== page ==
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The need for court reporters is growing. A recent National Court Reporters Association survey that looked at trends affecting job opportunities in the profession found there will be 5,500 court reporting positions available in the field across the country in the next five years.

But court reporting is not the only job within the justice system. In fact, the Maryland Judiciary says that if you are looking for a career that involves providing fair, efficient and effective justice for all, there is a job for you within the state justice system.

According to the website, more than 4,000 people are employed by the judicial system across the state and are committed to “ensuring access to justice, equity, fairness, and integrity in the judicial process.”

The third branch of state government promotes a diverse workforce and offers a “supportive, varied, and positive work environment” with comprehensive benefits packages, opportunities for career advancement, and other work-life enhancements, as well as ongoing training, skills development, tuition reimbursement, and other opportunities for learning and growth.

The Maryland Judiciary is an equal opportunity employer, committed to diversity in the workplace, and does not discriminate on the basis of race, religion, color, sex, age, sexual orientation, national origin or disability.

There are many different jobs within the court system, and court reporting is an important one that provides attorneys, juries and judges with an accurate transcript of court proceedings.

Technology is one effective way to deal with the shortage of court reporters and keep the judicial system running smoothly, ensuring that trials move along at a steady pace, and CourtScribes is on the cutting edge with its internet technology systems that provide a video and audio record as well as a written transcript.

While professional court reporters have the training and experience to provide an accurate record of court proceedings, a recording adds another layer of security and reliability. CourtScribes uses the most sophisticated digital technology available to provide the highest-quality transcripts of court proceedings.

The internet-age technology captures what is being said in court, then remote transcriptionists create the official record of court proceedings at a cost to attorneys that is up to 50 percent less than what they are used to paying for live court reporting.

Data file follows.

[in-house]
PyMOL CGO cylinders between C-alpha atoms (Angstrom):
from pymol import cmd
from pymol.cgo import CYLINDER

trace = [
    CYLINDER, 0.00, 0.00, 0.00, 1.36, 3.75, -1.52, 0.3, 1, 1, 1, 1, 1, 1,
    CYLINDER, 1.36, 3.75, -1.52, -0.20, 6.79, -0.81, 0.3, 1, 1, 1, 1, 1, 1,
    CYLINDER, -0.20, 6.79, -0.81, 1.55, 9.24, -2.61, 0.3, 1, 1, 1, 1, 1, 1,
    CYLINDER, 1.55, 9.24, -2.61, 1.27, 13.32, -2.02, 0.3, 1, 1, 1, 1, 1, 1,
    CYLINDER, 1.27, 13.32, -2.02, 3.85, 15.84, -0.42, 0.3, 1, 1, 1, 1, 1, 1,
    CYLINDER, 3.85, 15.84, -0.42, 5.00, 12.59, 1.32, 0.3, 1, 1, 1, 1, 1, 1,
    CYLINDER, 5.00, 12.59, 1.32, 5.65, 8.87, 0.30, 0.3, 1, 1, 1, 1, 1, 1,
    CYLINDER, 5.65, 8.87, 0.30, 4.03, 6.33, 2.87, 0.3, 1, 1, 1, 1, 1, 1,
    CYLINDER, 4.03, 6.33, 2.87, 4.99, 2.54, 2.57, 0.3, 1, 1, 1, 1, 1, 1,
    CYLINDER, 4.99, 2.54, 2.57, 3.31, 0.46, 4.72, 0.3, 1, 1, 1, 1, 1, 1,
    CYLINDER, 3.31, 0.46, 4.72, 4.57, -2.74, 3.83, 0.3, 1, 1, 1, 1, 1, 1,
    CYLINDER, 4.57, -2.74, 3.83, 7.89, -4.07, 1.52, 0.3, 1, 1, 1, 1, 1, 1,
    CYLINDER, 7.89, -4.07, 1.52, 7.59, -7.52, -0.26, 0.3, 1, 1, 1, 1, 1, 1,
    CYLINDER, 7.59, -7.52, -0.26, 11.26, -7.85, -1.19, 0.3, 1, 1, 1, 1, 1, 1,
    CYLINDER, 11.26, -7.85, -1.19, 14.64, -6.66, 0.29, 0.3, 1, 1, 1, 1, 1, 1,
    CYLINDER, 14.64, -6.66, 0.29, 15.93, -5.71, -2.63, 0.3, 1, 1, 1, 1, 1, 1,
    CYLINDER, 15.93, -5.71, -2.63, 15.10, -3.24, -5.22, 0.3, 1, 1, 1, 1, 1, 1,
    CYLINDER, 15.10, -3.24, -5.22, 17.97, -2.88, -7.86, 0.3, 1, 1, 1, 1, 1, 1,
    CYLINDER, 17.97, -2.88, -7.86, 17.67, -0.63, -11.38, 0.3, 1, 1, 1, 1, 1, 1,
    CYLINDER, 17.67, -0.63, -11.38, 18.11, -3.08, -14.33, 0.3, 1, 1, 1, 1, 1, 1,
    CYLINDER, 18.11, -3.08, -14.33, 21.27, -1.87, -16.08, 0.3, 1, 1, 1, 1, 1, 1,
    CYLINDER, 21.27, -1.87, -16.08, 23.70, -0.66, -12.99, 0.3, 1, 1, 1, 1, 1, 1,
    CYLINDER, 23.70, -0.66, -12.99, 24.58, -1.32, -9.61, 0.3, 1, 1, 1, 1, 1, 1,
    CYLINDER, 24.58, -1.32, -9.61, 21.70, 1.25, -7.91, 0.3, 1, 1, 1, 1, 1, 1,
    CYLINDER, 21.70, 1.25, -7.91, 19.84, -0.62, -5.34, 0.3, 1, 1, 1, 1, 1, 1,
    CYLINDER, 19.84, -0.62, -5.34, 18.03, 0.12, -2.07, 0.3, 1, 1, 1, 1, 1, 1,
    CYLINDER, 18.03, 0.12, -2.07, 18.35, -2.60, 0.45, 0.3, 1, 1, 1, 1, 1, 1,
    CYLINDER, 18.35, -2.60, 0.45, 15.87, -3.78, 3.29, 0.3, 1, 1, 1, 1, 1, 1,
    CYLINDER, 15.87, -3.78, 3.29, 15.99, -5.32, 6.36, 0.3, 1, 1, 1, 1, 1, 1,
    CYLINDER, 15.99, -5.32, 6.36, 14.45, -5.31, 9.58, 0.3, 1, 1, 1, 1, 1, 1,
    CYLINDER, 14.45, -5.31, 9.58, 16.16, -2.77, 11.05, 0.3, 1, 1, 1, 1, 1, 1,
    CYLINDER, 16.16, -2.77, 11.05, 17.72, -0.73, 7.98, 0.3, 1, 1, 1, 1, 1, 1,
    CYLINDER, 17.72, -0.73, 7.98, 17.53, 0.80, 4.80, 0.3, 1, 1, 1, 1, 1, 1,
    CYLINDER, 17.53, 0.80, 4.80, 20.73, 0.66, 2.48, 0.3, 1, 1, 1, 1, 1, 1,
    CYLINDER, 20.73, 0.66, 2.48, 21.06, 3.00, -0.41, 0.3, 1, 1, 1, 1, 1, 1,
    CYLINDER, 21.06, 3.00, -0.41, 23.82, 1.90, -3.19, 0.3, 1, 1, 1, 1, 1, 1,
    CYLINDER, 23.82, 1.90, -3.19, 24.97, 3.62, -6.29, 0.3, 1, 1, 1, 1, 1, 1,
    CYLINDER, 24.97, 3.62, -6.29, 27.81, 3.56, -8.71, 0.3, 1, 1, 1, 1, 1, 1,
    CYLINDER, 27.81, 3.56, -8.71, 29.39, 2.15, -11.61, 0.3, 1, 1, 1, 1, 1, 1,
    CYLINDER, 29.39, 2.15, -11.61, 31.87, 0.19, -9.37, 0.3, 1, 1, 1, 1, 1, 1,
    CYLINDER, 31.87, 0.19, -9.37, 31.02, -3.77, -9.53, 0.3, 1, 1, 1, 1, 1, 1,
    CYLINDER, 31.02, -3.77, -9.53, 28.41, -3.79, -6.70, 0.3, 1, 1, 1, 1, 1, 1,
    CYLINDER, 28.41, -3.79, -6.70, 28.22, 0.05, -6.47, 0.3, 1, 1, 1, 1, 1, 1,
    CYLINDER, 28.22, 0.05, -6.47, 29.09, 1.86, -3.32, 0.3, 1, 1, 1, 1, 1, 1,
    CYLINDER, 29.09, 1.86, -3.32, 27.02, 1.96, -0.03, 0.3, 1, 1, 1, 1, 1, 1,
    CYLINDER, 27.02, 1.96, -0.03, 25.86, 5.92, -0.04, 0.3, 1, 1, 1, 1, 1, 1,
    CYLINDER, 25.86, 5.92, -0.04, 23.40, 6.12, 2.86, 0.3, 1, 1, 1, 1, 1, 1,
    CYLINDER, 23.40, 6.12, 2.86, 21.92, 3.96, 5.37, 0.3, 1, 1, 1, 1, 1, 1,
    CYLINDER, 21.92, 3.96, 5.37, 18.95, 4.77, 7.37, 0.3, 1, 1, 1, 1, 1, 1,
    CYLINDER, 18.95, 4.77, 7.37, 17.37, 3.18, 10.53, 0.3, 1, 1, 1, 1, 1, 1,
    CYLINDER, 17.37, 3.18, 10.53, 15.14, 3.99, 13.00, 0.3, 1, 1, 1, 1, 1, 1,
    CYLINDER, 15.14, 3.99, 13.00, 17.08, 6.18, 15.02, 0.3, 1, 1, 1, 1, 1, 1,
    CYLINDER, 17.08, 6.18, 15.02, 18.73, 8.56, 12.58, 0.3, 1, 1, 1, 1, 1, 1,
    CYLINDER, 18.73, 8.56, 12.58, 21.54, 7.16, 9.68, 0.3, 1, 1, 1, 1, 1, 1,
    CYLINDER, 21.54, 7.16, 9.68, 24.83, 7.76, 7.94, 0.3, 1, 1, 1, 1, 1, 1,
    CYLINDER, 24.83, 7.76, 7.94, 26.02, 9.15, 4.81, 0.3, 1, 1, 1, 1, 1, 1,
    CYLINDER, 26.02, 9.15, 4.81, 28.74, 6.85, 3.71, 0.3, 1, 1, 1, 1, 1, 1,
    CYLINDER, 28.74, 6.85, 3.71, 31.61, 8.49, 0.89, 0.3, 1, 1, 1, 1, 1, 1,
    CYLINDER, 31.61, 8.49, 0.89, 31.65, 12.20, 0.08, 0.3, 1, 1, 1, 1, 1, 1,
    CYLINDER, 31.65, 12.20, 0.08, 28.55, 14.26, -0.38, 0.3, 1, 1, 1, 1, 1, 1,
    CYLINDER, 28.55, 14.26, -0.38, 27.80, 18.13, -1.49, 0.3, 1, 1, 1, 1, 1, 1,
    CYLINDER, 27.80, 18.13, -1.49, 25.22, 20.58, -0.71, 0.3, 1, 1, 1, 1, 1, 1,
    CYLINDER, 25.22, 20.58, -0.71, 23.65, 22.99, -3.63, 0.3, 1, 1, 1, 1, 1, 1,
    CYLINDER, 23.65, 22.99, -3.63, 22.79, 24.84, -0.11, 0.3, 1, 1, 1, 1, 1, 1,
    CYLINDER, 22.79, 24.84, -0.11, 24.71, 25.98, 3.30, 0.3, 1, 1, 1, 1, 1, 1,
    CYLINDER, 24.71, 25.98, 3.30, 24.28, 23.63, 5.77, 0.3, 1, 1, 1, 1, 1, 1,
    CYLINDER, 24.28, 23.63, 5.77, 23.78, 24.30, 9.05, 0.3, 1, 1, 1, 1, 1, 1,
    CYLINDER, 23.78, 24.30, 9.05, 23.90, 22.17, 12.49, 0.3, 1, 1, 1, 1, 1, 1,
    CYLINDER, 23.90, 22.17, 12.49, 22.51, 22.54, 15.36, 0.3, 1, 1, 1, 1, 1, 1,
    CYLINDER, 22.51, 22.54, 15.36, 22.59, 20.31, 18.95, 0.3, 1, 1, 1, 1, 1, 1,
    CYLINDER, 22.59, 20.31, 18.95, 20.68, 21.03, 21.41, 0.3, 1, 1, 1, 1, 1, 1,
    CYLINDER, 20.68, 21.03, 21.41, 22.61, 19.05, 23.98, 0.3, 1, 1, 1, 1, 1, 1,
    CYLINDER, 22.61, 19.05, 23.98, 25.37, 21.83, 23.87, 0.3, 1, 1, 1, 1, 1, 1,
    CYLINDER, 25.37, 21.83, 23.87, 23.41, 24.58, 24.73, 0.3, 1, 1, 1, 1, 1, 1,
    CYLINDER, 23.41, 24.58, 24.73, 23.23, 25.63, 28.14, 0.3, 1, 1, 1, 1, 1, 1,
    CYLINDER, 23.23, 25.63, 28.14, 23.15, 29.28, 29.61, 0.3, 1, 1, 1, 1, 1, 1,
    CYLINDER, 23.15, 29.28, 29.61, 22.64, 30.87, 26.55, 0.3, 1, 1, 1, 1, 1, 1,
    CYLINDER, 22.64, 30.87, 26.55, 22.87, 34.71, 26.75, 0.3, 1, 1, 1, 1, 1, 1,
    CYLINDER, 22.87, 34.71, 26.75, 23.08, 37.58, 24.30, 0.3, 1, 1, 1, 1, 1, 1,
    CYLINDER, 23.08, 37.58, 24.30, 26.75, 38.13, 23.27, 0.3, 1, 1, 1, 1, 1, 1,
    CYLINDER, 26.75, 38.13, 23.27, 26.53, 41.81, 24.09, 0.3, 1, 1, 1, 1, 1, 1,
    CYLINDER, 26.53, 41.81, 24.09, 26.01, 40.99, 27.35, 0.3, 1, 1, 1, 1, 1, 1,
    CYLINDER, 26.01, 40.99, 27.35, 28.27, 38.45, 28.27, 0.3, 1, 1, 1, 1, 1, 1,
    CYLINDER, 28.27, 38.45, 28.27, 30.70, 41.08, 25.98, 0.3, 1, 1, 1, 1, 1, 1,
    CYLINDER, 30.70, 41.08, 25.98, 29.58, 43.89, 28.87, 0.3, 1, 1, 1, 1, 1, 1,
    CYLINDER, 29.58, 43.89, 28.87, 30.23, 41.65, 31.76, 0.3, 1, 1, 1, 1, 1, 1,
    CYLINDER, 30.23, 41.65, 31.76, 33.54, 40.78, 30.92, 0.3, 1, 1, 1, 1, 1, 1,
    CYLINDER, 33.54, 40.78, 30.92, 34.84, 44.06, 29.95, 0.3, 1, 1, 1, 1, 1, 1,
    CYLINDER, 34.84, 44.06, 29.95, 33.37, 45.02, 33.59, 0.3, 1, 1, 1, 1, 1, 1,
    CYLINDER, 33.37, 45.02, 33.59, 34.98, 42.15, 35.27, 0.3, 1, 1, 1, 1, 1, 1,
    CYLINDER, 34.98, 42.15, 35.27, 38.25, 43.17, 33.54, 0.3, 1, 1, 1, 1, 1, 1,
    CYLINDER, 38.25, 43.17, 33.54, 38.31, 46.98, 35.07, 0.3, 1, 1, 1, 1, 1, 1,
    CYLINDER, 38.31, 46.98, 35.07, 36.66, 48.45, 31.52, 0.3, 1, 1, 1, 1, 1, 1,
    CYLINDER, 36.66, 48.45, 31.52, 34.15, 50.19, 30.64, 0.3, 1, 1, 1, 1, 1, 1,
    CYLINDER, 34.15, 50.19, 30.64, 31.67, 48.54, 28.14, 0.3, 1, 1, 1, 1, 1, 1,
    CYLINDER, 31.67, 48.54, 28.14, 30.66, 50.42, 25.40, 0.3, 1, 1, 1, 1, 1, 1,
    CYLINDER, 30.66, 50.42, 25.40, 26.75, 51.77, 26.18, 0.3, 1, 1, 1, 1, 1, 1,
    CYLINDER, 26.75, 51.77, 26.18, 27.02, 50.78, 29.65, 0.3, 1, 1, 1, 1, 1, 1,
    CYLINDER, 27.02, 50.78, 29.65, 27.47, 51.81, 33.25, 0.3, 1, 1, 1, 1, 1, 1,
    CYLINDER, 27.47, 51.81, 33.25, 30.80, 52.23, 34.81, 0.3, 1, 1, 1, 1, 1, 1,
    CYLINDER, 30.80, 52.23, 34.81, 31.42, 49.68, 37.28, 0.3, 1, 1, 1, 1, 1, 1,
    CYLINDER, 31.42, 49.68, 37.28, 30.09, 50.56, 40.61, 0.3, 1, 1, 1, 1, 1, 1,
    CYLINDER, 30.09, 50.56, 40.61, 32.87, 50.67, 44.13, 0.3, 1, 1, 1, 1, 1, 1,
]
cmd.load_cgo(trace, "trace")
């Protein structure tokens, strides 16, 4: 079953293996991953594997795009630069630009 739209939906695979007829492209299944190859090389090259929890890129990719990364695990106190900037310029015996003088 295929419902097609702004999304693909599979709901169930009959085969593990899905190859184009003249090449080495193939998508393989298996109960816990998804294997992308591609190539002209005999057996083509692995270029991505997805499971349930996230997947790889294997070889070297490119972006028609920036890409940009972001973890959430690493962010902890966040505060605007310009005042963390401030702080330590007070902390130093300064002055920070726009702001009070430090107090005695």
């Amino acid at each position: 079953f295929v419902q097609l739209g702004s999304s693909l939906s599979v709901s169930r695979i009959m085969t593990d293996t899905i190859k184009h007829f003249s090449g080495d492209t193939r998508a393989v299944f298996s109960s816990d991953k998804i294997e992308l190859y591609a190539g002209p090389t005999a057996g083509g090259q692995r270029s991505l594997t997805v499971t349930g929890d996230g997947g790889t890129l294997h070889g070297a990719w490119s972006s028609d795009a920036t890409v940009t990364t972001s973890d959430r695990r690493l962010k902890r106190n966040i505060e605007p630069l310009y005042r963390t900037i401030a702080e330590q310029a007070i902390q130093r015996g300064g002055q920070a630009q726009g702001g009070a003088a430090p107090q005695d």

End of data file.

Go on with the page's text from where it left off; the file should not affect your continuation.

Electronic recording equipment is overseen by an experienced reporter at all times. The reporter simultaneously takes notes that are time-linked to the corresponding recording, so people involved with the case can instantly find the point in the record where they want to re-listen.

Attorneys benefit not only from a less-expensive transcript but also from having a video and/or audio recording that provides them with a more accurate and verifiable record.

CourtScribes may also provide a live feed to an attorney’s office team, allowing them to monitor the proceedings and more effectively assist the attorneys in the courtroom in real time.

Video recording ensures a comprehensive record that allows attorneys to evaluate people’s behaviors, mannerisms, and speech patterns as well as review what was said.  Court Scribes uses computer-based digital systems with enhanced features that perform recording functions with convenience, flexibility, and economy.

In fact, when the CourtScribes technology went head-to-head against a court reporter trained as a stenographer and both transcripts were compared and verified against the actual recording of the proceeding, CourtScribes had significantly fewer errors on each page.

The human ear can only hear so much in a chaotic environment when many speakers in a courtroom talk over each other at the same time. When microphones are placed in front of each speaker, every word spoken can be isolated and heard with complete clarity.

Because the CourtScribes system assigns primary participants to separate, discrete sound channels, it’s easy to identify who’s who. A typical four-channel system individually records the judge, witness, plaintiff’s attorney and defendant’s attorney. When two or more parties talk at the same time, digital reporting captures each voice clearly on its own separate sound channel.

And the recording process captures all words exactly as they are spoken without worrying about a person being unable to understand accents or complex medical or technical terms. During the transcription process, the audio can be replayed as needed to verify any questions.

Also, during the trial, any portion of a recorded proceeding can be played back over audio speakers whenever the judge or counsel requires it.  Audio also can be replayed for jurors if they wish to review actual spoken testimony during deliberations.

Counsel can also obtain copies of the actual recording with digital annotations “hot-linked” to the audio so points of interest can be located quickly and efficiently. While the word per-minute-capacity of a stenographer is often impressive, sometimes it is not enough.

Government service is an admirable career choice and working in the judicial system means you have a role in ensuring citizens are afforded the due process they are guaranteed by law. For more information about careers within the Maryland Judiciary court system and information about job openings ranging from administrative assistants to law clerks to court coordinators, visit their website at